Environmentalists sue Trump administration over Mexican wolf News
Environmentalists sue Trump administration over Mexican wolf

Environmental activists WildEarth Guardians and Defenders of Wildlife [complaints, PDF] filed lawsuits on Tuesday against the Trump administration alleging the recovery plan for the endangered Mexican wolf is so flawed it would lead to the wolf’s extinction.

The Mexican wolf [text] has been on the endangered list since 1976 after increased hunting of the species lead almost to its extinction. Currently, the wolf is listed to be numbered at 113 in Arizona and New Mexico, and 31 in Mexico.

In November the US Fish and Wildlife Service (FWS) [official website] introduced a recovery program [text, PDF] proposed to increase the Mexican wolf’s population by 2043 to numbers that would allowed the species to be removed from the endangered list. However, according to WildEarth Guardians, the plan would negatively impact the wolf.

The WildEarth Guardians and Defenders of Wildlife [advocacy websites] filed their lawsuits in the US District Court for the District of Arizona [official website] accusing the FWS of ignoring science for social politics.

In 2011, the FWS’ Science and Planning Subgroup of the Recovery Tea, which is staffed by independent scientists, recommended [text, pg 15, PDF] that the lands in eastern Arizona and western New Mexico, a specific area of the Grand Canyon region, and a specific area of the Southern Rockies region be labeled as a habitat for the wolf to promote population increase.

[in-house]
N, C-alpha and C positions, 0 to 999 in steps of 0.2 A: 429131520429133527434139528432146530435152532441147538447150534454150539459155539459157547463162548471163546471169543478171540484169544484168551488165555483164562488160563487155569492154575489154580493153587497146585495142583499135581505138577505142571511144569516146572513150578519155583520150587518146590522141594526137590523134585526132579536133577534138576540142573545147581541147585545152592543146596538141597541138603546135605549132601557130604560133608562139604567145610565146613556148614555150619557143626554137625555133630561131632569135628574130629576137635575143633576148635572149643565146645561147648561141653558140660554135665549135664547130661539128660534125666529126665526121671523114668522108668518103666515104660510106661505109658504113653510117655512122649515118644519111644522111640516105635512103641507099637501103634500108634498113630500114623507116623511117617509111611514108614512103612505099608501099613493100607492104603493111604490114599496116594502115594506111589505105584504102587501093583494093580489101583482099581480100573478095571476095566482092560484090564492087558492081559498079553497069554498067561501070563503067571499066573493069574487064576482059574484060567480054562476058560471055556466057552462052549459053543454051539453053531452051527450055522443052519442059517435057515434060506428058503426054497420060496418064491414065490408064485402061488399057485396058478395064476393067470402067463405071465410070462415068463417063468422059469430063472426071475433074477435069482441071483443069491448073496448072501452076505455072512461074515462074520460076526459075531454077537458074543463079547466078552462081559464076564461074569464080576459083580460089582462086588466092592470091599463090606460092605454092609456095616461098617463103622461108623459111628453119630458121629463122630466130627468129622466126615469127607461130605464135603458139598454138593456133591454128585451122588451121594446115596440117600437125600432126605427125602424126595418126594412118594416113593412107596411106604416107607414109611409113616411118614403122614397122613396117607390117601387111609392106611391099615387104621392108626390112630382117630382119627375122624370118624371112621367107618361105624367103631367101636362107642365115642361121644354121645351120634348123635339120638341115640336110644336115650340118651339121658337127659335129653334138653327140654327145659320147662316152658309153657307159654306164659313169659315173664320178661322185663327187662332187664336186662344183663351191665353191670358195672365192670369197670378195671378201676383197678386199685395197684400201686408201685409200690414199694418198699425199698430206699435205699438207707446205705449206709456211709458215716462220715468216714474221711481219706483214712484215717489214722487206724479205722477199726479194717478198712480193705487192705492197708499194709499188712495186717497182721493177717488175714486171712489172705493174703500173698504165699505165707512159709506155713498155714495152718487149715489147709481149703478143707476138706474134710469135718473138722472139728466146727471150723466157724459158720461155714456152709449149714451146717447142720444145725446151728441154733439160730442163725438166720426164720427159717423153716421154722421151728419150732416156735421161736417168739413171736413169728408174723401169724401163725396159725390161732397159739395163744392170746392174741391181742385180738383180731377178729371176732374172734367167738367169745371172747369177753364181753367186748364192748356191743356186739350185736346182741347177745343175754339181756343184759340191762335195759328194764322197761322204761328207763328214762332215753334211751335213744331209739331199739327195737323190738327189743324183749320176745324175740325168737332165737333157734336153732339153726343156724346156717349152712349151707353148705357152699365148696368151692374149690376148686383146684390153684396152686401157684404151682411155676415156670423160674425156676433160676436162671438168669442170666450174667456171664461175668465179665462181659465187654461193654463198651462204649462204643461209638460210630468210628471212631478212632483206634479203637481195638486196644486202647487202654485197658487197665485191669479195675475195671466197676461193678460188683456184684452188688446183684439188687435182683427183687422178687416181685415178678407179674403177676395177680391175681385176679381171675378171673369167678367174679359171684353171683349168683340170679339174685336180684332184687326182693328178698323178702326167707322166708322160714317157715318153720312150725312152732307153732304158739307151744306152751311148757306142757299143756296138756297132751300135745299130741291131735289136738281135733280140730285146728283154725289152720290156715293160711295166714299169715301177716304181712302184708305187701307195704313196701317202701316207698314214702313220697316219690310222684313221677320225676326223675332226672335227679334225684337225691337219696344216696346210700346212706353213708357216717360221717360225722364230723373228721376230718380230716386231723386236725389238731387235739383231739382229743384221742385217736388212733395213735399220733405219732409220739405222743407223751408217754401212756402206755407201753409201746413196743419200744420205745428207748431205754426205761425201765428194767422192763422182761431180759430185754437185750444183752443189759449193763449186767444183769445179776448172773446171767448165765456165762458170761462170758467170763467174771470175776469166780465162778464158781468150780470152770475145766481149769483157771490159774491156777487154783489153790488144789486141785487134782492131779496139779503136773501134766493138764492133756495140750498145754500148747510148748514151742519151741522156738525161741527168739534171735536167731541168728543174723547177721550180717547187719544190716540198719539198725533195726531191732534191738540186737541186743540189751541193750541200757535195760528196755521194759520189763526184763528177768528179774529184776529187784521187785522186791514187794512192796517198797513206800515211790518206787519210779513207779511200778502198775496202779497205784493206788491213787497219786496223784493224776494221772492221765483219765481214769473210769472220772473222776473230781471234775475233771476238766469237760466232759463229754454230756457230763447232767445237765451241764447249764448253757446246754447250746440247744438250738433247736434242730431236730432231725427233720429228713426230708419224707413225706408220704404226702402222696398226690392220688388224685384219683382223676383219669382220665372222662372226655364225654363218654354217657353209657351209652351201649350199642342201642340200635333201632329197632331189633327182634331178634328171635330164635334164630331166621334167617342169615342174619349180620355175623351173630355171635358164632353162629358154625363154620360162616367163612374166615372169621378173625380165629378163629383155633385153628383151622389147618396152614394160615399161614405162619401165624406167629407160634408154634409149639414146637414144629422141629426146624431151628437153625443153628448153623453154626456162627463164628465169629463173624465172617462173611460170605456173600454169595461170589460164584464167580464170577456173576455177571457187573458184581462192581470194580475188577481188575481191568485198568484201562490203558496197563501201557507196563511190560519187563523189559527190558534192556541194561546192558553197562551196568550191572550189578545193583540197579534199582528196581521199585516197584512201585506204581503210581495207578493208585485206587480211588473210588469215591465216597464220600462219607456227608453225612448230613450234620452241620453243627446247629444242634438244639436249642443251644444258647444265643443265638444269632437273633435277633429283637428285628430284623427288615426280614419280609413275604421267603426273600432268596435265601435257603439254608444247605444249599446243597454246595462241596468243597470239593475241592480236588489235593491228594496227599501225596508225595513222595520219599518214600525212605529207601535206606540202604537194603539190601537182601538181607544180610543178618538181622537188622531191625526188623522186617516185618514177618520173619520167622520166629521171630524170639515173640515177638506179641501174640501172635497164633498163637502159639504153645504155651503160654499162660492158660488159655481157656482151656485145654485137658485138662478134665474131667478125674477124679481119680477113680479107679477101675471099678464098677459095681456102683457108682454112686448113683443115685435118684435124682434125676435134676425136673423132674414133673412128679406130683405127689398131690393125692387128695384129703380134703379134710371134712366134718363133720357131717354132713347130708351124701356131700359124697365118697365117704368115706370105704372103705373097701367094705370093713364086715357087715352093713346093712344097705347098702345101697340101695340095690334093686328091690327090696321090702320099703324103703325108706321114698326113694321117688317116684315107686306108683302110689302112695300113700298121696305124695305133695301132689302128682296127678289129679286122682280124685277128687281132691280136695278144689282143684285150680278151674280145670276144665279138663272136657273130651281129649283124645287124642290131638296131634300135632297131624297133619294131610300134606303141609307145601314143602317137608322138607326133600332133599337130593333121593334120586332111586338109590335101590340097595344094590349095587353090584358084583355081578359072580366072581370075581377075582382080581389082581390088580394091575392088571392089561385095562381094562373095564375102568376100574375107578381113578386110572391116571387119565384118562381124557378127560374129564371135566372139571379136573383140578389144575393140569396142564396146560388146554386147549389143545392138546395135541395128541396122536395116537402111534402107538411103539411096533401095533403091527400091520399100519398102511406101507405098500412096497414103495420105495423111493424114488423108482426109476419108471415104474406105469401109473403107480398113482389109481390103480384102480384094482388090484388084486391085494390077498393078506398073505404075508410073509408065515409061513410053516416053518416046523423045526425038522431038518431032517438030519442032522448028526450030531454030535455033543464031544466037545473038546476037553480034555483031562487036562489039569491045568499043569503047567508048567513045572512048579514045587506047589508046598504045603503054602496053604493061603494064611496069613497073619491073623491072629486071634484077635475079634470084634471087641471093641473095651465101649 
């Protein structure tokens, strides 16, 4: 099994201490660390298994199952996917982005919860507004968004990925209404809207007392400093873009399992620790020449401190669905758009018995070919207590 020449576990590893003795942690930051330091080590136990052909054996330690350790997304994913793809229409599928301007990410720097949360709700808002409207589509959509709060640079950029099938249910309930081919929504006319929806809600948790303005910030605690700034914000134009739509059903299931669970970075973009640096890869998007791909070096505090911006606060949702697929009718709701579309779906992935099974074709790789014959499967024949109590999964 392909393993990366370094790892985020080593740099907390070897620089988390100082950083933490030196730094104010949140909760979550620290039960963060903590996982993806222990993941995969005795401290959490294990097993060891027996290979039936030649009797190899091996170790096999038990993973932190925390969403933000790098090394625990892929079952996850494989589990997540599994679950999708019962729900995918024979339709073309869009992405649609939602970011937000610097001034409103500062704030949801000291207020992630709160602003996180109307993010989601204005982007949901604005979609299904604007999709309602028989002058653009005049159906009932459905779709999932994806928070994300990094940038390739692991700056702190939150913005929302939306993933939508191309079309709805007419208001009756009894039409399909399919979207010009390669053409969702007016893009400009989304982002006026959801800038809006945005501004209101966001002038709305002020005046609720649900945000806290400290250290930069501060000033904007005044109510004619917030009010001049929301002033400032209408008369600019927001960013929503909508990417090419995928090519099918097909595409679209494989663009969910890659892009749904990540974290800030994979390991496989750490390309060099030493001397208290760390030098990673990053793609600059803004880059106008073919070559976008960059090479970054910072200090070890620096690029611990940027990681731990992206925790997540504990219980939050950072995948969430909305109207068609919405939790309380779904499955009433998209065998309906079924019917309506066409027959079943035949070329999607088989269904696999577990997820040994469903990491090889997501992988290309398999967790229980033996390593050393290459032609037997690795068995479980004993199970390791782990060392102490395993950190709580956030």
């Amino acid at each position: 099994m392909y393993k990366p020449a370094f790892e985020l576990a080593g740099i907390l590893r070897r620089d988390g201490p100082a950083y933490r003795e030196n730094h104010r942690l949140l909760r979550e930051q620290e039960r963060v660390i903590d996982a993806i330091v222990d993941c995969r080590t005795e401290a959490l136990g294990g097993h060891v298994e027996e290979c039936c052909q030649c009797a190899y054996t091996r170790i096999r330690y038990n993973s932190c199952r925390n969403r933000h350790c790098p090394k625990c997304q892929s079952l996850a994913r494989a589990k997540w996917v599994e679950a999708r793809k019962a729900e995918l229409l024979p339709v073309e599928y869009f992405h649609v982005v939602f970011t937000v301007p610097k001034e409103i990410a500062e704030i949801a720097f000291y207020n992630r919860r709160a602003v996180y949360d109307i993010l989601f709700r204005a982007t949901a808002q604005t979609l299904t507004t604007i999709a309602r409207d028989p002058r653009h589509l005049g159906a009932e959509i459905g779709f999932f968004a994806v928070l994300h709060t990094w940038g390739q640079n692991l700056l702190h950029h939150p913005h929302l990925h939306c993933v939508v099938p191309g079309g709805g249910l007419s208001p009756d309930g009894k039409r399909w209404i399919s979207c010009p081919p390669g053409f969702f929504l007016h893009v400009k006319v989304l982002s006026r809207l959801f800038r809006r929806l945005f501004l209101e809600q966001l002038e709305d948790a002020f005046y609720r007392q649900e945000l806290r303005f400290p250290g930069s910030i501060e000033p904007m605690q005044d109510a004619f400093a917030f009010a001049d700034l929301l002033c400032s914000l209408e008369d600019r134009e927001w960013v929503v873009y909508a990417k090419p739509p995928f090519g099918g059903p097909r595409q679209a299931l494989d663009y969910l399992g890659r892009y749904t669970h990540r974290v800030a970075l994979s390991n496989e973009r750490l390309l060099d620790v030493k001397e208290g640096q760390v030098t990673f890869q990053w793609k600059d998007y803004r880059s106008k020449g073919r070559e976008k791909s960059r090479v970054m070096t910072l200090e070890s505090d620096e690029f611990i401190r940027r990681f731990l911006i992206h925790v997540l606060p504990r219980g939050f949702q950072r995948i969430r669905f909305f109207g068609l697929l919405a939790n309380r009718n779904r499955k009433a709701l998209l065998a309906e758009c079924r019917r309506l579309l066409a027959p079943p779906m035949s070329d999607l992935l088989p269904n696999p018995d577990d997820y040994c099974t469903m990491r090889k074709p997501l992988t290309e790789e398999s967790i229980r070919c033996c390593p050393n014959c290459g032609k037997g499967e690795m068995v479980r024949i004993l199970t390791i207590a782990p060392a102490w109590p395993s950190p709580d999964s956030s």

Both lawsuits also allege the program violates the Endangered Species Act [text, PDF] by cutting the Mexican wolves off from the historic area around the Grand Canyon National Park in Arizona and the Southern Rocky Mountains, which will cause geographic isolation resulting in inbreeding. They allege this would cause a reduction in the health of the wolves’ packs. Additionally, they accuse the FWS of implementing a program designed to benefit hunters and herders, by protecting animals for hunting and livestock, rather than the good of the animal.

Both lawsuits are requesting the court require the FWS to draft a new environmental plan for wolf.